Hungary’s anti-gay law sees under-18s banned from World Press Photo exhibition over LGBTQ+ images
Under-18s were barred from attending the World Press Photo exhibition in Budapest, Hungary, because some images contained LGBTQ+ people.
The annual exhibition, which showcases “the best and most important photojournalism and documentary photography of the [past] year”, was held at the Hungarian National Museum between 22 September and 5 November.
Minors were banned because the display included a set of images by Filipino photojournalist Hannah Reyes Morales.
Her five photographs, entitled Home for the Golden Gays, depict a community of older LGBTQ+ people from the Philippines, who have lived together for decades and care for one another as they grow older, staging shows and pageants to make ends meet.
In response to the photographs, Hungarian politician, Dóra Dúró, a member of the right-wing nationalist political party Jobbik, filed a complaint with the cultural ministry, and the images were found to violate the 2021 Child Protection Act, which criminalises the discussion of LGBTQ+ people in schools and in the media.
Joumana El Zein Khoury, the executive director of World Press Photo, expressed shock and concern that youngsters were not allowed to see the “so positive, so inclusive” series of photographs.
“The fact that there is limited access for a certain type of audience is something that shocked us terribly,” she said. “It’s mind-boggling that it’s this specific image, this specific story, and it’s mind-boggling that it’s happening in Europe.”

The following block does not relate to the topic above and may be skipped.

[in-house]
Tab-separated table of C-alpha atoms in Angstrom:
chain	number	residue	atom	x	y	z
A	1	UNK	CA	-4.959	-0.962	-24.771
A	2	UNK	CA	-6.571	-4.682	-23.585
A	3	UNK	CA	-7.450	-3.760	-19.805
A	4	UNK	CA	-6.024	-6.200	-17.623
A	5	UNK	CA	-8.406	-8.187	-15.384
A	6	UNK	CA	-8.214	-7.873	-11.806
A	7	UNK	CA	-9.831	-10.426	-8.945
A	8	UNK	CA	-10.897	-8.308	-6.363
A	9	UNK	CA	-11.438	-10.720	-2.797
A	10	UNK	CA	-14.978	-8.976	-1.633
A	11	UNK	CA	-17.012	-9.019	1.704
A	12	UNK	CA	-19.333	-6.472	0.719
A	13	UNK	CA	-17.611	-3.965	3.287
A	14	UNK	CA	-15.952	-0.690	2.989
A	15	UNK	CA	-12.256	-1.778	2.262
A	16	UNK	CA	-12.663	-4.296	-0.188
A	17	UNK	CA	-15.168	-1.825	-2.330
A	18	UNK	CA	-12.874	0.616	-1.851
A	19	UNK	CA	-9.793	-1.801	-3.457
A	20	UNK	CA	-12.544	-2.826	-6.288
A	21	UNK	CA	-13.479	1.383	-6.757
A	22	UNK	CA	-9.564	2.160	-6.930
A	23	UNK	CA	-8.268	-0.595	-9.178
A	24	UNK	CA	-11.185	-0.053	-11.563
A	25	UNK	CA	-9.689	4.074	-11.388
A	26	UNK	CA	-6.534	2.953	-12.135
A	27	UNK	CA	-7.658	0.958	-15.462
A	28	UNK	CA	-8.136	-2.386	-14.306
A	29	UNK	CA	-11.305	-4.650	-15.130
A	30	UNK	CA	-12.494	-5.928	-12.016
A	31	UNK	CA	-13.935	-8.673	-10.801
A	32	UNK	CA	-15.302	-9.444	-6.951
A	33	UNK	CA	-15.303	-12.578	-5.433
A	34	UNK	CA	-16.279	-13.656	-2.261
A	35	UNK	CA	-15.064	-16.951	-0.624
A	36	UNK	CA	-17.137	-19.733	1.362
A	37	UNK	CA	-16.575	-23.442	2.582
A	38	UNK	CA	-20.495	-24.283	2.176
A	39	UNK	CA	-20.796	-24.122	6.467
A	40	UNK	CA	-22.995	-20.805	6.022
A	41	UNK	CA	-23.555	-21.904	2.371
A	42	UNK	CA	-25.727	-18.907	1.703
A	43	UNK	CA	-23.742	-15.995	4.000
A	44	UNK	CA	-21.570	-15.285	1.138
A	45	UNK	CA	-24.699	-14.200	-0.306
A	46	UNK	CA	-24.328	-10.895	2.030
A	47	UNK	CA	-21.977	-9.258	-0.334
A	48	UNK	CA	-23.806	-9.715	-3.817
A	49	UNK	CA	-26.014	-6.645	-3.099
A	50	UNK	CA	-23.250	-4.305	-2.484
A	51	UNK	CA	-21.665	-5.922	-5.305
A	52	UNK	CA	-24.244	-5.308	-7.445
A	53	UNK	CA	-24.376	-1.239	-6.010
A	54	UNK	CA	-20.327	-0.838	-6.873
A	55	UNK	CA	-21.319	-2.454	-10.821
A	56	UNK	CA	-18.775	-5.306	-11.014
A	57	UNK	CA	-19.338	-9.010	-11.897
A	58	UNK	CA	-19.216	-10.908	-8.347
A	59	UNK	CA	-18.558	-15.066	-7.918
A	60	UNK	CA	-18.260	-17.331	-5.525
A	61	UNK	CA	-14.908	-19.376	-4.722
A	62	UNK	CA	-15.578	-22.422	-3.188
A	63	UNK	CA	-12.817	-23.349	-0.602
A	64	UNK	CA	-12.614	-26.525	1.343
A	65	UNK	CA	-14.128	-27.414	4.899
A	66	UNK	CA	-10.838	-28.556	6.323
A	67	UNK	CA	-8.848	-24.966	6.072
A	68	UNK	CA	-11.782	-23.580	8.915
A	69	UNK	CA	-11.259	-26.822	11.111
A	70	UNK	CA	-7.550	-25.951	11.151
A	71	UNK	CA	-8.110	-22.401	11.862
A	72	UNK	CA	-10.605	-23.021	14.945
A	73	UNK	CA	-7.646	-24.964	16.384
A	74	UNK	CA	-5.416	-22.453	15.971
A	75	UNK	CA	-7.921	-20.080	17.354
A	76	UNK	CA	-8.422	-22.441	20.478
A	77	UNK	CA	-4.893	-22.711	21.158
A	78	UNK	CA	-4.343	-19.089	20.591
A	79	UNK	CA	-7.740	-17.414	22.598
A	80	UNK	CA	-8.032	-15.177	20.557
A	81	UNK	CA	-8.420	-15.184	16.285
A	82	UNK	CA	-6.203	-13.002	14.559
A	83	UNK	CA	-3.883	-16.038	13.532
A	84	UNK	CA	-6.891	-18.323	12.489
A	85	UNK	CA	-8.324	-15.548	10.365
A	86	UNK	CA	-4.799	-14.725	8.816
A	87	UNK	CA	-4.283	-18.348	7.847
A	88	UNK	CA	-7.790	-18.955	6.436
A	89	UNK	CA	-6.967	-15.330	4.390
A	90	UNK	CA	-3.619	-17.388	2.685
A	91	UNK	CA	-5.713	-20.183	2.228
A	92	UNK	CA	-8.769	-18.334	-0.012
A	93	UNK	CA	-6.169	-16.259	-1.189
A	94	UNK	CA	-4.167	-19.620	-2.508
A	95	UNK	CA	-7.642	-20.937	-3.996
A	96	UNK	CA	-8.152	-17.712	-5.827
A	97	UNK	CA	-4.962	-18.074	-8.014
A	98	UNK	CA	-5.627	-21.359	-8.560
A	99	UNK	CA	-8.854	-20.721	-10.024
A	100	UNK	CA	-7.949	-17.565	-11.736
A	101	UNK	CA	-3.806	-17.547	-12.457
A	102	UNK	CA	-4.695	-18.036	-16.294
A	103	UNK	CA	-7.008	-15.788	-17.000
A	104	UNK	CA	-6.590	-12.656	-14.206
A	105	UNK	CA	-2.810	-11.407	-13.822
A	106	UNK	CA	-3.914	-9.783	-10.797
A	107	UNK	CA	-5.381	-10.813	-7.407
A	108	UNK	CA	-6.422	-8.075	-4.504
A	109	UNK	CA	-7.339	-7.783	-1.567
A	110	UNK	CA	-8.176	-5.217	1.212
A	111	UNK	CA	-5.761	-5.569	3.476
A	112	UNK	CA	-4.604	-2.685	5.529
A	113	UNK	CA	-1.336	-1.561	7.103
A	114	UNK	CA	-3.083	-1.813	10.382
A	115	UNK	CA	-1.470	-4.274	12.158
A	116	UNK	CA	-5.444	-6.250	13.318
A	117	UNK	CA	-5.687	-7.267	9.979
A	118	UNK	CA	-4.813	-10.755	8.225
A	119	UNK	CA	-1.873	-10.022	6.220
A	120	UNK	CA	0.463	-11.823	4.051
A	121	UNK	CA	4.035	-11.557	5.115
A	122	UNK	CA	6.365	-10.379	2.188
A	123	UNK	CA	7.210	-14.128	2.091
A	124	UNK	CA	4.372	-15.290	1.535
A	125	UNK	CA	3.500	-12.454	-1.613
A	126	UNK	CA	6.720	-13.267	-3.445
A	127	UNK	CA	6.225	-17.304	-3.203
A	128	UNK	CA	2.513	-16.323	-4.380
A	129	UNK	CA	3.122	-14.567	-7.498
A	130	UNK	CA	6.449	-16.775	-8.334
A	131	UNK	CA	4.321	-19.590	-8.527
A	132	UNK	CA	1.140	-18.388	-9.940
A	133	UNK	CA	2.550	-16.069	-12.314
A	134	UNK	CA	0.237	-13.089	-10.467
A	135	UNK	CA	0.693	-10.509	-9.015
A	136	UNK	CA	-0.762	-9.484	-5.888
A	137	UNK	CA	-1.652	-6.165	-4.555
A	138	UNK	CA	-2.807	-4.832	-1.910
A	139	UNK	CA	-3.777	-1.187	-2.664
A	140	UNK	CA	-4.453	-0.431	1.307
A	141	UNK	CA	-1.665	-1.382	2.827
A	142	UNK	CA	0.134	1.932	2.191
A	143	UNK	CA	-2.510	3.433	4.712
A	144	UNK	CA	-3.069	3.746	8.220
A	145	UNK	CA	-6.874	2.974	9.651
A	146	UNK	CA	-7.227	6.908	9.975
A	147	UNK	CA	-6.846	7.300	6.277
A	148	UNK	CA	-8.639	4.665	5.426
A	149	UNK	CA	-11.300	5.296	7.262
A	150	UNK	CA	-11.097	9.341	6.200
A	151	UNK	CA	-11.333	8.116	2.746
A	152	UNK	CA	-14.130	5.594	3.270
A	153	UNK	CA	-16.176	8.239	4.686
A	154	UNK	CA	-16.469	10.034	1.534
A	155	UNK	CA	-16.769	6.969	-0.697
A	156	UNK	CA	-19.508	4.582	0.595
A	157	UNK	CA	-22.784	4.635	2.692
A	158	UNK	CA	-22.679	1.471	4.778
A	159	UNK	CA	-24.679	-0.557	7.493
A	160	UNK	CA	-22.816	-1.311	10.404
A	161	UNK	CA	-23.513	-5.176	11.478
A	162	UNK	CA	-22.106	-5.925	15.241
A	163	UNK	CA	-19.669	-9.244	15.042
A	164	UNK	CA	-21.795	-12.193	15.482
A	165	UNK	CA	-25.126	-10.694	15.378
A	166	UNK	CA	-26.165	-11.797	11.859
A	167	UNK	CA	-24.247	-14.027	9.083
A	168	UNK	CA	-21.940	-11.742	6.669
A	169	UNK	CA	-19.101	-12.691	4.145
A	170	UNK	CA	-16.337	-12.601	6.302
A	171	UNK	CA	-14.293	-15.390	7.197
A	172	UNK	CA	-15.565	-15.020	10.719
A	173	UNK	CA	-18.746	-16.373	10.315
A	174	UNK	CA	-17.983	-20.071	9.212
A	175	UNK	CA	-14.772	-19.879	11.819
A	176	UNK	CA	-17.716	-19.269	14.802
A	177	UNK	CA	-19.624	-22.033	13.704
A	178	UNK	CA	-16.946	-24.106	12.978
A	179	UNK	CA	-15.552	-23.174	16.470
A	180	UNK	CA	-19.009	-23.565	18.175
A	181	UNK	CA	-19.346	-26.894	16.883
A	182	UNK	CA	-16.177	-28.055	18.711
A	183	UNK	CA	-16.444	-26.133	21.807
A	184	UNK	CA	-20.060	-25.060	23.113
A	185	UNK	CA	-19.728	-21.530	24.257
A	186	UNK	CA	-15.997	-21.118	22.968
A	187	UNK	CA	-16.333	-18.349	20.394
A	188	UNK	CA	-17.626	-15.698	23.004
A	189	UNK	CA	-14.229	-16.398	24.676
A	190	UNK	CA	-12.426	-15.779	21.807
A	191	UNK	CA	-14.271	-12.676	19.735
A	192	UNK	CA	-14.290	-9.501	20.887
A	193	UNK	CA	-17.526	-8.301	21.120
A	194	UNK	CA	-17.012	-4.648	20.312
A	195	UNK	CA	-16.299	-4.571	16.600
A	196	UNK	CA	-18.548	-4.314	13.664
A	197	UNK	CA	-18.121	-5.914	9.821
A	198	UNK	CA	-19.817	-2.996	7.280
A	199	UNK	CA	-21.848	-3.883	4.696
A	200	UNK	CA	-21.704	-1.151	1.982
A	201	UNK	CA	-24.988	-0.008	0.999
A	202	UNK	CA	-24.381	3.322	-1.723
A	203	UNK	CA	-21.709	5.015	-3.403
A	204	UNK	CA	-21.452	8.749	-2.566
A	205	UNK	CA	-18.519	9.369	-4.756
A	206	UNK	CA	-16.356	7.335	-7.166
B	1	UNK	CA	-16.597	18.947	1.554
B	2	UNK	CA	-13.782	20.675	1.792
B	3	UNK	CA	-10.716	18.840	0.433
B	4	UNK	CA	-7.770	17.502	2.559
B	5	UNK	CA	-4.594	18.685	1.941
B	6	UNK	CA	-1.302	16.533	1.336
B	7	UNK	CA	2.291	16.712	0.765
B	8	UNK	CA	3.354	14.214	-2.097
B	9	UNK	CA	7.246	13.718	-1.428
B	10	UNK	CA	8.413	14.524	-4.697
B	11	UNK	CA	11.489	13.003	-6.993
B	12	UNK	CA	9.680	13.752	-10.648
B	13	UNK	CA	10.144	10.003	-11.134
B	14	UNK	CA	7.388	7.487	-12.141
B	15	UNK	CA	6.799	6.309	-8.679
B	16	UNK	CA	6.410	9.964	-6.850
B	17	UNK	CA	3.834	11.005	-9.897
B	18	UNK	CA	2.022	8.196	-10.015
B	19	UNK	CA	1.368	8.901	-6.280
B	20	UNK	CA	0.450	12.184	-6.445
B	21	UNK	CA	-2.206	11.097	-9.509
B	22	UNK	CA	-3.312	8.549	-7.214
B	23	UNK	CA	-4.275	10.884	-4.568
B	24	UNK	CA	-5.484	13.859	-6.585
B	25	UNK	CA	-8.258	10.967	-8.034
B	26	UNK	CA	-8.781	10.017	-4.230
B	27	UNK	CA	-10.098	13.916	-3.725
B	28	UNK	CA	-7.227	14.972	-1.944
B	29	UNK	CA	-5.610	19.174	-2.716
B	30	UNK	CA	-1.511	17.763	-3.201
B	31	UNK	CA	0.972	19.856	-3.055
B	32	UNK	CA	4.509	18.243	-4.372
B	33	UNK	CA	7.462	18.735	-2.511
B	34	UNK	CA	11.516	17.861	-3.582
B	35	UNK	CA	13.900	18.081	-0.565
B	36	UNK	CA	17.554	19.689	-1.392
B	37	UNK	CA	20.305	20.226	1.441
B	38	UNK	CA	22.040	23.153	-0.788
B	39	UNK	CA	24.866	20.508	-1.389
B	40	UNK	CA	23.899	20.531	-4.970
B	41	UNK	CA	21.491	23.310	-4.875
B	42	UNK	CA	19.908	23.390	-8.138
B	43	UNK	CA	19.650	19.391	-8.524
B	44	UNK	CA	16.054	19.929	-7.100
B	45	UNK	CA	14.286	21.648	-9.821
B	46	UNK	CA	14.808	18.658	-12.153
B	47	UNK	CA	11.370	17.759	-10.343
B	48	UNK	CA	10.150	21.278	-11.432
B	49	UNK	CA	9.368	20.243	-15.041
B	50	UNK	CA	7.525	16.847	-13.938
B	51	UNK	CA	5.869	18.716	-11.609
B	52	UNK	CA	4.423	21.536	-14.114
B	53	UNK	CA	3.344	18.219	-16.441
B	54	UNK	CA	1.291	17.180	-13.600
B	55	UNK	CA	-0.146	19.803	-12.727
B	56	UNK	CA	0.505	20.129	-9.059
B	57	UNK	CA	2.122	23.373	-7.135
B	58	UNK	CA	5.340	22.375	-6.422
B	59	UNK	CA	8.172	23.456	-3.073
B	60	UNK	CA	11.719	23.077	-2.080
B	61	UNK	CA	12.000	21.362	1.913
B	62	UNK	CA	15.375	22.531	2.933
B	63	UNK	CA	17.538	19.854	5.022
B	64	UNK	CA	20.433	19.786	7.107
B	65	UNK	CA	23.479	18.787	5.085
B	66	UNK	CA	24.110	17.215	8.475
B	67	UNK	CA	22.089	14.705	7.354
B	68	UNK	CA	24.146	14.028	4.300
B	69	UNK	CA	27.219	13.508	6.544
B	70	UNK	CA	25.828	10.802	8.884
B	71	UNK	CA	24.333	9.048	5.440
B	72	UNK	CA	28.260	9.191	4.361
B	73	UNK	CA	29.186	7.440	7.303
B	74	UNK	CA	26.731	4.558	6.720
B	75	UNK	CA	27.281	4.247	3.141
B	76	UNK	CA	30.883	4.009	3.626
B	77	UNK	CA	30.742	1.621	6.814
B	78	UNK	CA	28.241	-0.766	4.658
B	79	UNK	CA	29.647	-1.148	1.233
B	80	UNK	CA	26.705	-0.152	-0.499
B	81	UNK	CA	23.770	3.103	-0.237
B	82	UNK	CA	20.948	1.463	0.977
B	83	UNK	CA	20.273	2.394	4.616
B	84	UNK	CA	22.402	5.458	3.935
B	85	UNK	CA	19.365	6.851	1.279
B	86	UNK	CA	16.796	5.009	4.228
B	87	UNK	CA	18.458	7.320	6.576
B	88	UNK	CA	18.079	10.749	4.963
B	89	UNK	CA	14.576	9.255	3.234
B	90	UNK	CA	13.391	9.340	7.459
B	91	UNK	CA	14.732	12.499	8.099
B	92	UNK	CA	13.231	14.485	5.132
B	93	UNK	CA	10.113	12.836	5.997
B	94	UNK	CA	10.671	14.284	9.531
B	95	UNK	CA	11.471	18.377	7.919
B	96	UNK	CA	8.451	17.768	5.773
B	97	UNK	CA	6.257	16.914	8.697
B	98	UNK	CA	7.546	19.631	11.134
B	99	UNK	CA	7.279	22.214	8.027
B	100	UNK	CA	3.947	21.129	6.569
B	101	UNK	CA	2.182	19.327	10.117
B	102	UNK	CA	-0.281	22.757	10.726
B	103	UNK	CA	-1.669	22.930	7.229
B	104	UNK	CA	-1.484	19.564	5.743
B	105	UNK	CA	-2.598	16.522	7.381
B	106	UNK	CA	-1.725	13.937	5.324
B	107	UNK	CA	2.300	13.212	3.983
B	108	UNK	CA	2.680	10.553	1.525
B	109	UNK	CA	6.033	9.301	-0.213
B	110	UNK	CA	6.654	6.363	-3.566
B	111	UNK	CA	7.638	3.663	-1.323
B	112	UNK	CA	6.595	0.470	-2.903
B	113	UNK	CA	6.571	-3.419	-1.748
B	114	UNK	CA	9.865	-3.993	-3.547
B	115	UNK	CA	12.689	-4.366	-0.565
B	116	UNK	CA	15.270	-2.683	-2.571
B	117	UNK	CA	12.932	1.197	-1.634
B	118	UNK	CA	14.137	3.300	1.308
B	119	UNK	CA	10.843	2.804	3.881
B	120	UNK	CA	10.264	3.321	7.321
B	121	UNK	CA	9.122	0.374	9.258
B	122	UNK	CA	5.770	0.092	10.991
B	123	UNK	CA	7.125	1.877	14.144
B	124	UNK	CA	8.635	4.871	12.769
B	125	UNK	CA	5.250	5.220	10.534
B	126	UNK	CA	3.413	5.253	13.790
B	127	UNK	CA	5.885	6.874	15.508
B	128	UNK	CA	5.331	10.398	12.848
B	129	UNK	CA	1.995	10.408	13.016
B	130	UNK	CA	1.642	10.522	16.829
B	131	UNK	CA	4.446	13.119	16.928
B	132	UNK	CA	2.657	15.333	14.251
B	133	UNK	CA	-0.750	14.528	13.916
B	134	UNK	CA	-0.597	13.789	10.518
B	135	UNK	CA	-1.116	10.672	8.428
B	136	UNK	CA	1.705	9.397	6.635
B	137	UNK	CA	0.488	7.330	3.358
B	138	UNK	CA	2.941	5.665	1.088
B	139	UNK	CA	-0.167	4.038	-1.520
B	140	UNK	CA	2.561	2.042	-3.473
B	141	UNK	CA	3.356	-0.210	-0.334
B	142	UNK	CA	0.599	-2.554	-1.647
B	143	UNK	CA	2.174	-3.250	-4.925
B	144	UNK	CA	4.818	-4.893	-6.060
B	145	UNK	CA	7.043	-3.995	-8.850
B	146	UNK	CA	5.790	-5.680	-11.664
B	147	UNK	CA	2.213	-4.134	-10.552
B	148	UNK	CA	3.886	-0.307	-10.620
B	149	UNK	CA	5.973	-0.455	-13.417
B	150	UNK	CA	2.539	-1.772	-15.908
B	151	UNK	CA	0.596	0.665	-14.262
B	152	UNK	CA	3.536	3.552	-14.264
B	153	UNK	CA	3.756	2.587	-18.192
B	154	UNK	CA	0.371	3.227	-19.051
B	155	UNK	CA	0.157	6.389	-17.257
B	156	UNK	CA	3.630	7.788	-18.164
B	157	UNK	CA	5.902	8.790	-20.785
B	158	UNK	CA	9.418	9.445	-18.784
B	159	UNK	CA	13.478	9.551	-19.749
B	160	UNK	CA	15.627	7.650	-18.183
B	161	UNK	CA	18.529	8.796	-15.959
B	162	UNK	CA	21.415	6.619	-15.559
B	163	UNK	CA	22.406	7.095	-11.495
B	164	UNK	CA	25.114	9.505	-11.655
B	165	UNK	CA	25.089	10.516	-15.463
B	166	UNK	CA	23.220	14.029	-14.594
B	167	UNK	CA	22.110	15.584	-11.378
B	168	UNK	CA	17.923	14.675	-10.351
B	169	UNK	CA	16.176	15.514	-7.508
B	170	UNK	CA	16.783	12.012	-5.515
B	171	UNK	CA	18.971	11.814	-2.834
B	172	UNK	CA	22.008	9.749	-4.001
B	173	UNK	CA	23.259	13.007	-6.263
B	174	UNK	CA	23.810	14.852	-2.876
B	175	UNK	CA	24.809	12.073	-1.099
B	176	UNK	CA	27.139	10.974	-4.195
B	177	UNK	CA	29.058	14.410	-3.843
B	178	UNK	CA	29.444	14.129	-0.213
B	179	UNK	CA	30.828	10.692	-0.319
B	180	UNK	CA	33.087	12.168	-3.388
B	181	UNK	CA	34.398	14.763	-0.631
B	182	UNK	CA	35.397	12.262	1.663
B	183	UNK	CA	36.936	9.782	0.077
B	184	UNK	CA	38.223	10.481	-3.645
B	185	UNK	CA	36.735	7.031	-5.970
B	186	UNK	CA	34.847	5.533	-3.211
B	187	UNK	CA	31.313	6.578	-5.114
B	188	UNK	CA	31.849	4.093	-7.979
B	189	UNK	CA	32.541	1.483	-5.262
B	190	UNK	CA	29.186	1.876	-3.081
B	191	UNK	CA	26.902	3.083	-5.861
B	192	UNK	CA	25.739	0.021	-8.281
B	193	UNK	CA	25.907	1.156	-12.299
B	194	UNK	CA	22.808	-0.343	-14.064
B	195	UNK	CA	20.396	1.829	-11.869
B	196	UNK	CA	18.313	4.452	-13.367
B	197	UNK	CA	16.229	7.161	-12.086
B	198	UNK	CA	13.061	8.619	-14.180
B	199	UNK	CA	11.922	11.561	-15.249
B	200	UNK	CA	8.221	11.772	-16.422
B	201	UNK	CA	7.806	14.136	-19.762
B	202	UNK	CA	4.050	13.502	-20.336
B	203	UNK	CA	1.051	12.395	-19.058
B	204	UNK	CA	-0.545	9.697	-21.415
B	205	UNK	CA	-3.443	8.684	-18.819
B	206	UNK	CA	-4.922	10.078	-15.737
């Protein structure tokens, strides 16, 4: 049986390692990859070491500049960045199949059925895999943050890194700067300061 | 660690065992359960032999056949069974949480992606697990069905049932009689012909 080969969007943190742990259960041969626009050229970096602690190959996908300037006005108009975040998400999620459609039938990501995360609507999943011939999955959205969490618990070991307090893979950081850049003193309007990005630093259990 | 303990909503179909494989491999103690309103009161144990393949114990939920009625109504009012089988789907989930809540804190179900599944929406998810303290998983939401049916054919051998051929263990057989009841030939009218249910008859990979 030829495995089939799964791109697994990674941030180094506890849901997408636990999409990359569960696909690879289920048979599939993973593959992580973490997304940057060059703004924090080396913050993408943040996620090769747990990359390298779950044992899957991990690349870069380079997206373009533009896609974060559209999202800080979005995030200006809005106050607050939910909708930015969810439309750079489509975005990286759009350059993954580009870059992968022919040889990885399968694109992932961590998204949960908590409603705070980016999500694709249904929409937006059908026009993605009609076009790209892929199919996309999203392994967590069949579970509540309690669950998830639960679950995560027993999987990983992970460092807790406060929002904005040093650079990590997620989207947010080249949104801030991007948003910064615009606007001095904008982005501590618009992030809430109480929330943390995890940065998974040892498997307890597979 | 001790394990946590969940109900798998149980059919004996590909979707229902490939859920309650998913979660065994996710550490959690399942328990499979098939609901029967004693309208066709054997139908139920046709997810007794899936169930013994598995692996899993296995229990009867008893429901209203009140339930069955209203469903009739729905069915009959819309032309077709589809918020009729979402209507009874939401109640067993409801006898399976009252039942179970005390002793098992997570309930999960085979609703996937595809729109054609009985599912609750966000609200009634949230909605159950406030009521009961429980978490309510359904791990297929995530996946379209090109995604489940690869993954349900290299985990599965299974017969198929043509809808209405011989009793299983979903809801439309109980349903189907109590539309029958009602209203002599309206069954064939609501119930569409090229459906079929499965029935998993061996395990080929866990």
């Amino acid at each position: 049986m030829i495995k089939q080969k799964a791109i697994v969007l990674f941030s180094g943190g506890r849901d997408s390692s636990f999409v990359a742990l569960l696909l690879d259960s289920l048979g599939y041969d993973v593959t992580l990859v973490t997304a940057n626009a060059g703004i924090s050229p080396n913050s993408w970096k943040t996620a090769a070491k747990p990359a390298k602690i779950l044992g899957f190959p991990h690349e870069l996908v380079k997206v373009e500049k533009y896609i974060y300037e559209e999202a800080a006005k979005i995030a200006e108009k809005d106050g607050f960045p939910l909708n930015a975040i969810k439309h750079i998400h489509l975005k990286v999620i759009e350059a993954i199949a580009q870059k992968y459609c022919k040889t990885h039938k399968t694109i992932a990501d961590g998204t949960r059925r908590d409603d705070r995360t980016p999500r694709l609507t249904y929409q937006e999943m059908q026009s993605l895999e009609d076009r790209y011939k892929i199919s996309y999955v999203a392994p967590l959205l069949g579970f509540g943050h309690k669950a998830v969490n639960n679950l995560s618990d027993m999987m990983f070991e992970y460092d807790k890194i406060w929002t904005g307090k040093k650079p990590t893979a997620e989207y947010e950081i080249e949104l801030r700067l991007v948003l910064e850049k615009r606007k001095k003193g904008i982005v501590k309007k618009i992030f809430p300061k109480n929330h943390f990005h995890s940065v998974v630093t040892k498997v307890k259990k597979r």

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Award-winning photographer Tamas Revesz, who has organised Hungary’s exhibitions for more than 30 years and was previously a World Press Photo jury member, said images of the war in Ukraine are “a thousand times more serious and shocking” than the LGBTQ+ pictures.
Hungary’s right-wing government, led by prime minister Viktor Orbán, has been cracking down on the LGBTQ+ community in the country for the past few years.
In 2020, politicians voted to end the legal recognition of trans people and changed its definition of gender to mean only “biological sex based on primary sex characteristic and chromosomes”, making it impossible for people to legally transition.
Following this, the nation introduced the Child Protection Act, and in September president Katalin Novák used her platform at the UN General Assembly to attack “anti-family” rhetoric.
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